Minor Victory of Sorts Claimed at San Diego Planning Commission

by on October 31, 2022 · 0 comments

in San Diego

Photo from official website of San Diego Planning Commission

From Neighbors for a Better San Diego

Thank You! You Made a Difference

Here’s what happened at Thursday’s Planning Commission meeting of October 27…

After much public testimony and Commissioner commentary, the Planning Commission passed a resolution recommending that the City Council adopt the 2022 Land Development Code Update (LDC) Update with the exception of:

Item 5 – Definition of a Sustainable Development Area (the item we asked you to comment on)
Item 16 – Prime Industrial Land
Item 18 – Mixed Use Base Zones – Allowable Uses
Item 21 – Battery Energy Storage Facilities
Item 47 – Complete Communities Housing Solutions – On-site Affordable Units

On December 8 the Planning Commission will continue where it left off in its deliberations. This means that while the meeting will be public, they will not be taking additional public comments before continuing their deliberations.

They continued the above five items for several reasons: First, their meetings are time-limited. Second, the Commissioners just received the SDA maps that morning and needed more time to review them. Third, they weren’t in clear agreement on the above items.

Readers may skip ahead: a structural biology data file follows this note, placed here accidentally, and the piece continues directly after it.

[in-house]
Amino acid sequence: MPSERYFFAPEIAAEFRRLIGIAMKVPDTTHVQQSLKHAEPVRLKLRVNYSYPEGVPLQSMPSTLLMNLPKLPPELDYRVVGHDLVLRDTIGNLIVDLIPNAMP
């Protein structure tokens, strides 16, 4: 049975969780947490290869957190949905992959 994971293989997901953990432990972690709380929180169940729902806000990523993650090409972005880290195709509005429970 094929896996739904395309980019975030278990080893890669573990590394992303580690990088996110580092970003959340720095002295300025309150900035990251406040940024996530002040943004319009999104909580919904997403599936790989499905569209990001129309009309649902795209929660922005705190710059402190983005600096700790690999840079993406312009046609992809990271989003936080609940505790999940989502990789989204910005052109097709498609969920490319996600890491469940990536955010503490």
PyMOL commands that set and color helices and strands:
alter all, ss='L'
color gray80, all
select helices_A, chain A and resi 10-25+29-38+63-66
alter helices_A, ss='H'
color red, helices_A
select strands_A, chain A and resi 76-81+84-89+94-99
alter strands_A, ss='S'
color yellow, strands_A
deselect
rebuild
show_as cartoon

Commissioner Miyahara found merit in the public comments concerning Item 5 and he noted that he hadn’t seen this much public concern about an item since he became a commissioner earlier this year.

Although it’s a good sign that this was not rubber-stamped, it doesn’t mean that we can count on the Planning Commission recommending our (NFABSD’s) amendments to the Sustainable Development Area definition. We will need to continue to make our case for limiting the SDA to one-half-mile walking distance and only considering transit stops that are part of the 4-5 year Regional Transit Improvement Plan.

As a recent commenter of the OB Rag summarized:

“Neighborhoods For A Better San Diego thinks the development incentives should apply if you can walk 1/2 mi or less to a high-frequency bus stop that is likely to be in place within 5 years.

SD Planning staff thinks the incentives should apply if you can walk 1 mile, or fly to a bus stop that might or might not exist 20 years from now.”

We sincerely thank each and every one of you who took the time to submit your comments. We would not be able to achieve these successes without you.

Neighbors For A Better San Diego is a local non-profit group of San Diego neighbors, community leaders, and advocates formed to protect & preserve single-family neighborhoods from overdevelopment.

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